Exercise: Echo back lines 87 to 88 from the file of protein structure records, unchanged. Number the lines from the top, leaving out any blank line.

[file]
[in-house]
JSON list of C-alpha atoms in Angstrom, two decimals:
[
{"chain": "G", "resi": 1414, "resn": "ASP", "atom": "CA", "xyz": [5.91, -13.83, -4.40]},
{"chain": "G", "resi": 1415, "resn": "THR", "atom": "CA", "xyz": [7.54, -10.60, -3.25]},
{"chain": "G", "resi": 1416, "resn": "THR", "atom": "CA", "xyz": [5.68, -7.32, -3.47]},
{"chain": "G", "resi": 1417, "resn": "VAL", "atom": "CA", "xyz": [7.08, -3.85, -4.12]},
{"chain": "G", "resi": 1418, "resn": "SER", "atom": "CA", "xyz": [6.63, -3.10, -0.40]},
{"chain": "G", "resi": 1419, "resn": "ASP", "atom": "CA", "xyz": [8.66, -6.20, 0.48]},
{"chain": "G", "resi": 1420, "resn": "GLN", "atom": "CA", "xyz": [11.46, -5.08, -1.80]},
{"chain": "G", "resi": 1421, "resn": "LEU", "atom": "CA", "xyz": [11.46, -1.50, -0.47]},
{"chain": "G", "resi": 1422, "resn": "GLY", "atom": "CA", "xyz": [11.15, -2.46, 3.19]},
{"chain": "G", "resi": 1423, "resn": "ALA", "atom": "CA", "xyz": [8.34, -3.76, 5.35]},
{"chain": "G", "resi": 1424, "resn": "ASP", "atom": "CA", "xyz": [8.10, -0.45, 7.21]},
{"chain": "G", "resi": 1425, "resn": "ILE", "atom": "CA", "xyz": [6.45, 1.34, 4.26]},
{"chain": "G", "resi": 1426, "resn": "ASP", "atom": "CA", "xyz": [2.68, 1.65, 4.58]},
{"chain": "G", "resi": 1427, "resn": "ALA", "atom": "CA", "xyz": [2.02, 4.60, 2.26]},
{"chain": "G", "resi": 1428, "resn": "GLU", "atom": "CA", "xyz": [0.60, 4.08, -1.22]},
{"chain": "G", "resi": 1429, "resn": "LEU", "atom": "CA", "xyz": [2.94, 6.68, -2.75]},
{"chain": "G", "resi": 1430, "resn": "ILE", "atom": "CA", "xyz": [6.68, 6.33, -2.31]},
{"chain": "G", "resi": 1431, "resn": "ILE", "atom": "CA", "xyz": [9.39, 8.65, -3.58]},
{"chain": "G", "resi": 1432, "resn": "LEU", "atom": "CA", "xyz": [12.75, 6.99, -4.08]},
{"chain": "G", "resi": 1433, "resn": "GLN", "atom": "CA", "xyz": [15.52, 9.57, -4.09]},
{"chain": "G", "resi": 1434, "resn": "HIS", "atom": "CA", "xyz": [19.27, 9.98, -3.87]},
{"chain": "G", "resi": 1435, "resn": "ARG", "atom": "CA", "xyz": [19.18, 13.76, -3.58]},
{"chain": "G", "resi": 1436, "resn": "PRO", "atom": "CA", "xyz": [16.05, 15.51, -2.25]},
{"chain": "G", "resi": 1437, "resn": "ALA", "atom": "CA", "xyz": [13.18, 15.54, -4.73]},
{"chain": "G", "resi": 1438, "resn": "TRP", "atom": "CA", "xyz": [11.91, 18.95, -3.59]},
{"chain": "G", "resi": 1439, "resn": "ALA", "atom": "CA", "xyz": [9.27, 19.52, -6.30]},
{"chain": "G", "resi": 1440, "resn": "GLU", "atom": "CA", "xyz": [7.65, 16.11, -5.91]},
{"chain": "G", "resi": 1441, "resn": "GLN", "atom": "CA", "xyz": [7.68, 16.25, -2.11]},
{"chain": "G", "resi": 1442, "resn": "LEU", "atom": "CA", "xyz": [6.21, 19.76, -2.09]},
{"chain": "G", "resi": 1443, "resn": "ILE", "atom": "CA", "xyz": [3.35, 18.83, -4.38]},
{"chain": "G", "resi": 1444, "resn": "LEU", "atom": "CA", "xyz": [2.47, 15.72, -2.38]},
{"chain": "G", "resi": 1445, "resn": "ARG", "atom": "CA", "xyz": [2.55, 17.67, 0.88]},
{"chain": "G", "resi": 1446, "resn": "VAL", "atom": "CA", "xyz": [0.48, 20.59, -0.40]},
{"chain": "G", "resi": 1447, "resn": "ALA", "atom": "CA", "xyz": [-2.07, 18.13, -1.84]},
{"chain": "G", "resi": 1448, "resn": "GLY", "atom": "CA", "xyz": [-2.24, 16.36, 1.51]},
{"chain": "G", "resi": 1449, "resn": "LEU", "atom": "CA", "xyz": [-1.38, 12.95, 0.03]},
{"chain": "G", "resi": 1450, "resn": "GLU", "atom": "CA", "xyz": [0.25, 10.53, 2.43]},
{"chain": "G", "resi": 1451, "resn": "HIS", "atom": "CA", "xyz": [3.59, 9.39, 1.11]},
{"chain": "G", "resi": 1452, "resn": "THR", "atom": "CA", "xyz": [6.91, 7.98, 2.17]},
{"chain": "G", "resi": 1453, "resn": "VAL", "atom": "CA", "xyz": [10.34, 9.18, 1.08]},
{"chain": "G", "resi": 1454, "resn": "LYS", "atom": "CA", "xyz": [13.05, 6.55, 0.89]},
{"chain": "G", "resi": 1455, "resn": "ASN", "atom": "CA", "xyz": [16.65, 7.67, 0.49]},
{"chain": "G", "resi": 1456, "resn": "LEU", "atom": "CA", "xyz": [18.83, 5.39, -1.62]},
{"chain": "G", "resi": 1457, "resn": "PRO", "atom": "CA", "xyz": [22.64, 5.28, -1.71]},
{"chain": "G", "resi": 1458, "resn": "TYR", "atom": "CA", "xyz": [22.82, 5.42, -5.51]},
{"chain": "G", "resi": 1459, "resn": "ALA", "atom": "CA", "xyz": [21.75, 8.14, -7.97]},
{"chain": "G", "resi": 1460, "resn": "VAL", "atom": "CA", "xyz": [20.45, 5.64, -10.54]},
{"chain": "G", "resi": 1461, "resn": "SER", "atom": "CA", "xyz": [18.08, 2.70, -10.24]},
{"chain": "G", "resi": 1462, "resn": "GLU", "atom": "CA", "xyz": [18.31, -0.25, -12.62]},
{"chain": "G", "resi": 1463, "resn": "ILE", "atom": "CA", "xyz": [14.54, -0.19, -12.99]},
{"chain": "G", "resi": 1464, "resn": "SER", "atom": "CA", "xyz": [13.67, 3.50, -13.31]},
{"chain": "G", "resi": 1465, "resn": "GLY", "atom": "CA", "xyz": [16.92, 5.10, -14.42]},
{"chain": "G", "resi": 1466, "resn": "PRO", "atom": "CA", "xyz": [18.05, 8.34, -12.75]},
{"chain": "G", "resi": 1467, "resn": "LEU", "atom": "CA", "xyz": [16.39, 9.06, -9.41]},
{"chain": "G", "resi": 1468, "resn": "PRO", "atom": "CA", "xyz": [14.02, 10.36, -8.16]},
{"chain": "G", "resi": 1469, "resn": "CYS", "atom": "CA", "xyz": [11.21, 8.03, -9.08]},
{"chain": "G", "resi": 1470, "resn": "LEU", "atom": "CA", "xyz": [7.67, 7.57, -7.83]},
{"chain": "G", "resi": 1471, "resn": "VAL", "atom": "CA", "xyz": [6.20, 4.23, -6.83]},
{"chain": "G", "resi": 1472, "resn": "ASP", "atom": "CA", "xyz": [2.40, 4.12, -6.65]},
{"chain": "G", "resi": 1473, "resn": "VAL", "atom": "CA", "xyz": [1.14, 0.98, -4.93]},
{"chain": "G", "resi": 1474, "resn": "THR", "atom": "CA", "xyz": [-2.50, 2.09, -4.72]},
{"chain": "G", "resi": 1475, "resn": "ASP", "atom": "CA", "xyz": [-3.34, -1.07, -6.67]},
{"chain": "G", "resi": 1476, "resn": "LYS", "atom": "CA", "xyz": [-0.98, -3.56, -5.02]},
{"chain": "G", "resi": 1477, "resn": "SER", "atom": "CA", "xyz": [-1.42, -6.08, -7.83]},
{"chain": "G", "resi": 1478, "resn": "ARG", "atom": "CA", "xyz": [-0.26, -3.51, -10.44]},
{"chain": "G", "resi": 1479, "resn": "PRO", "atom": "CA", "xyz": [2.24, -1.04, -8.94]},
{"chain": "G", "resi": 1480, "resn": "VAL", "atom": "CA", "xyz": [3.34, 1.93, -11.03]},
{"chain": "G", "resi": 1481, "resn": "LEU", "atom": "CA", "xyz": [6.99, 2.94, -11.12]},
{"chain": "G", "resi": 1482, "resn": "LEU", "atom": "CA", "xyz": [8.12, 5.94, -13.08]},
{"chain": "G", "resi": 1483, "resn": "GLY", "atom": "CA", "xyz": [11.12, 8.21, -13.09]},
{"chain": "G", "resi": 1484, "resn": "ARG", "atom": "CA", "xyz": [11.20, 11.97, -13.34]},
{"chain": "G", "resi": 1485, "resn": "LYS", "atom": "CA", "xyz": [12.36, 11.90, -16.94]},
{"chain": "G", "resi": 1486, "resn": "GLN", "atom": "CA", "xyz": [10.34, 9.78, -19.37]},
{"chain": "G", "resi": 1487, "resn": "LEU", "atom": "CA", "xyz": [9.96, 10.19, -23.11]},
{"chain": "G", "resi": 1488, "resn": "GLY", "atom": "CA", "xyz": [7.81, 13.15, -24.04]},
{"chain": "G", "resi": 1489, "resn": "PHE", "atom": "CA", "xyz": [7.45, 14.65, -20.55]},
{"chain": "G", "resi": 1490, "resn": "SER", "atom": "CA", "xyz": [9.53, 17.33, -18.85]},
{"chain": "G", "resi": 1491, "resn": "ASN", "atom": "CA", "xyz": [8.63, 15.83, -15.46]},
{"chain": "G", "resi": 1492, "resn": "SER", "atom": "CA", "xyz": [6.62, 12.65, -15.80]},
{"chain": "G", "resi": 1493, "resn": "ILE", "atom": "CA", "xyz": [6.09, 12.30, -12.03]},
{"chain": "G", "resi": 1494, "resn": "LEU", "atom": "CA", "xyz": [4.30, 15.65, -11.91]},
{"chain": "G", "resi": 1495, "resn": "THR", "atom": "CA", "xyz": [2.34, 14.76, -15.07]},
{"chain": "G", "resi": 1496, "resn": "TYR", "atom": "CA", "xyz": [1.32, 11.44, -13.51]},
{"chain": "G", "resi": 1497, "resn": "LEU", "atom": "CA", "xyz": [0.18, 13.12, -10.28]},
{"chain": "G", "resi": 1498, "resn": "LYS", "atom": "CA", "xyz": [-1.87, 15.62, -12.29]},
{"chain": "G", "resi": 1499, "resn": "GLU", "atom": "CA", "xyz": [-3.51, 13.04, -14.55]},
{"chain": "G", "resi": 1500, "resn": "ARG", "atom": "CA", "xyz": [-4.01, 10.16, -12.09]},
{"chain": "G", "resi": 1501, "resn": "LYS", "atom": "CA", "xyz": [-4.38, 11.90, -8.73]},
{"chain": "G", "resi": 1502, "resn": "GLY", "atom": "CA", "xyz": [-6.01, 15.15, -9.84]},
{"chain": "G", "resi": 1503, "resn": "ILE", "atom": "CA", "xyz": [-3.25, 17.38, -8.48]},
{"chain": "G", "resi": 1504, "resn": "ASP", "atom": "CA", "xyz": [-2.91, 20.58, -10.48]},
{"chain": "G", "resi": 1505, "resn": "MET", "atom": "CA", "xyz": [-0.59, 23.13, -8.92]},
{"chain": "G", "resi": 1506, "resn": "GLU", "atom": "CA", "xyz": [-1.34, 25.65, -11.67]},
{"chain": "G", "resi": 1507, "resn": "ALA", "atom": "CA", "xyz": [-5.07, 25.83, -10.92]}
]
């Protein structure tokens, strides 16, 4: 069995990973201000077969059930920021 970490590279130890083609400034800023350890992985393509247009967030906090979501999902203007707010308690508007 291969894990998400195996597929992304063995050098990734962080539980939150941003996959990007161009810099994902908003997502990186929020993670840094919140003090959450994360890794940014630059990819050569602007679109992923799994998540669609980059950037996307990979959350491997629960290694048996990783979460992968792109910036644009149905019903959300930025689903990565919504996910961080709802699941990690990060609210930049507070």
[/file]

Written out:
{"chain": "G", "resi": 1497, "resn": "LEU", "atom": "CA", "xyz": [0.18, 13.12, -10.28]},
{"chain": "G", "resi": 1498, "resn": "LYS", "atom": "CA", "xyz": [-1.87, 15.62, -12.29]},